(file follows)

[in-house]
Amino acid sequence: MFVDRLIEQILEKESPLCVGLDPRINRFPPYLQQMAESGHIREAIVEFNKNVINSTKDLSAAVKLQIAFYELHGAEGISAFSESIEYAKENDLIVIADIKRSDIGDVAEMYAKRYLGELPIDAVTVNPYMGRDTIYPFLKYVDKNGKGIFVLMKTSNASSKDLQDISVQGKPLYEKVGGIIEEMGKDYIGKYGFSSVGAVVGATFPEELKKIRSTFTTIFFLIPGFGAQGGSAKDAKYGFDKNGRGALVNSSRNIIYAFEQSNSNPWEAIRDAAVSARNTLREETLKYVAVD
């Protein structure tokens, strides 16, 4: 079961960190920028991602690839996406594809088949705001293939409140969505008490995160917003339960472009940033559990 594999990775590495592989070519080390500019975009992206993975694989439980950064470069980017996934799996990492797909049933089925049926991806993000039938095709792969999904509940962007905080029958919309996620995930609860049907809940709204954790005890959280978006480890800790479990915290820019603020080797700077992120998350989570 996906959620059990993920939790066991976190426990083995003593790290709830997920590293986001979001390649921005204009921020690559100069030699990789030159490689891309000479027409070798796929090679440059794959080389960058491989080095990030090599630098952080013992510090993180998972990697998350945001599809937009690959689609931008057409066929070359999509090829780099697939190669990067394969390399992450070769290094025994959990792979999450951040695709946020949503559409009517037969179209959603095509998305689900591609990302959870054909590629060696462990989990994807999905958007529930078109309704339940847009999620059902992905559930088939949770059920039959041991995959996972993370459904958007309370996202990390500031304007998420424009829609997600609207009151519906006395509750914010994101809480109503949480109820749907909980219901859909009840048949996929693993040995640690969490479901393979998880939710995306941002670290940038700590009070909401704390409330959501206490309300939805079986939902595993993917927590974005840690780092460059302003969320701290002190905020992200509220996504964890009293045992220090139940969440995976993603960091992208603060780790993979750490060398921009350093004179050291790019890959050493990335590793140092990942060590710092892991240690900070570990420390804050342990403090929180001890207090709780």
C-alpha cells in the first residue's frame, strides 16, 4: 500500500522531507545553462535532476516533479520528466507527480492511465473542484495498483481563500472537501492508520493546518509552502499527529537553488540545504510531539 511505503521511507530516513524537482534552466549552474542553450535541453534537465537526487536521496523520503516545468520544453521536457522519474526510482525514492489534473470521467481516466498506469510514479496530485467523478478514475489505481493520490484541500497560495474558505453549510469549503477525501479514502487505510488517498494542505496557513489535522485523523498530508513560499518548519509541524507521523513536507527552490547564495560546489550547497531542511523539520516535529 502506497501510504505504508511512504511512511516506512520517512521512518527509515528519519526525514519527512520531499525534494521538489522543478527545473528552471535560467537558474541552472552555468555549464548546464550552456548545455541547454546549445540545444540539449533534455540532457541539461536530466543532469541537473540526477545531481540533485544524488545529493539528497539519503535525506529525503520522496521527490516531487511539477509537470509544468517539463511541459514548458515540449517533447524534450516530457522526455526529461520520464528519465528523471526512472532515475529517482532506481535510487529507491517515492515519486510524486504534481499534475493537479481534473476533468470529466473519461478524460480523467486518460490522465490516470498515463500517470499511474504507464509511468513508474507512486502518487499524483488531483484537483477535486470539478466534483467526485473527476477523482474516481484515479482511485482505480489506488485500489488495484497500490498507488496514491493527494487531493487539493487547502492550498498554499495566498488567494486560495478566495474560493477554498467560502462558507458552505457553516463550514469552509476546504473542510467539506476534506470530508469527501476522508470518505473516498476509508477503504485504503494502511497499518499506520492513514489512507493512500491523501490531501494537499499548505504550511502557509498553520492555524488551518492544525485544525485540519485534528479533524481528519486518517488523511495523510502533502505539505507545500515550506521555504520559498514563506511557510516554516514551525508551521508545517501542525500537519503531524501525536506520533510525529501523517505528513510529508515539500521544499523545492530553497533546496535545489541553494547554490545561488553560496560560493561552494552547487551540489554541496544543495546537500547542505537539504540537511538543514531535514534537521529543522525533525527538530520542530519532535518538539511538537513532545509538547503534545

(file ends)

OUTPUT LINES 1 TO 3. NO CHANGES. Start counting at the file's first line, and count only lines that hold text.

[in-house]
Amino acid sequence: MFVDRLIEQILEKESPLCVGLDPRINRFPPYLQQMAESGHIREAIVEFNKNVINSTKDLSAAVKLQIAFYELHGAEGISAFSESIEYAKENDLIVIADIKRSDIGDVAEMYAKRYLGELPIDAVTVNPYMGRDTIYPFLKYVDKNGKGIFVLMKTSNASSKDLQDISVQGKPLYEKVGGIIEEMGKDYIGKYGFSSVGAVVGATFPEELKKIRSTFTTIFFLIPGFGAQGGSAKDAKYGFDKNGRGALVNSSRNIIYAFEQSNSNPWEAIRDAAVSARNTLREETLKYVAVD
């Protein structure tokens, strides 16, 4: 079961960190920028991602690839996406594809088949705001293939409140969505008490995160917003339960472009940033559990 594999990775590495592989070519080390500019975009992206993975694989439980950064470069980017996934799996990492797909049933089925049926991806993000039938095709792969999904509940962007905080029958919309996620995930609860049907809940709204954790005890959280978006480890800790479990915290820019603020080797700077992120998350989570 996906959620059990993920939790066991976190426990083995003593790290709830997920590293986001979001390649921005204009921020690559100069030699990789030159490689891309000479027409070798796929090679440059794959080389960058491989080095990030090599630098952080013992510090993180998972990697998350945001599809937009690959689609931008057409066929070359999509090829780099697939190669990067394969390399992450070769290094025994959990792979999450951040695709946020949503559409009517037969179209959603095509998305689900591609990302959870054909590629060696462990989990994807999905958007529930078109309704339940847009999620059902992905559930088939949770059920039959041991995959996972993370459904958007309370996202990390500031304007998420424009829609997600609207009151519906006395509750914010994101809480109503949480109820749907909980219901859909009840048949996929693993040995640690969490479901393979998880939710995306941002670290940038700590009070909401704390409330959501206490309300939805079986939902595993993917927590974005840690780092460059302003969320701290002190905020992200509220996504964890009293045992220090139940969440995976993603960091992208603060780790993979750490060398921009350093004179050291790019890959050493990335590793140092990942060590710092892991240690900070570990420390804050342990403090929180001890207090709780």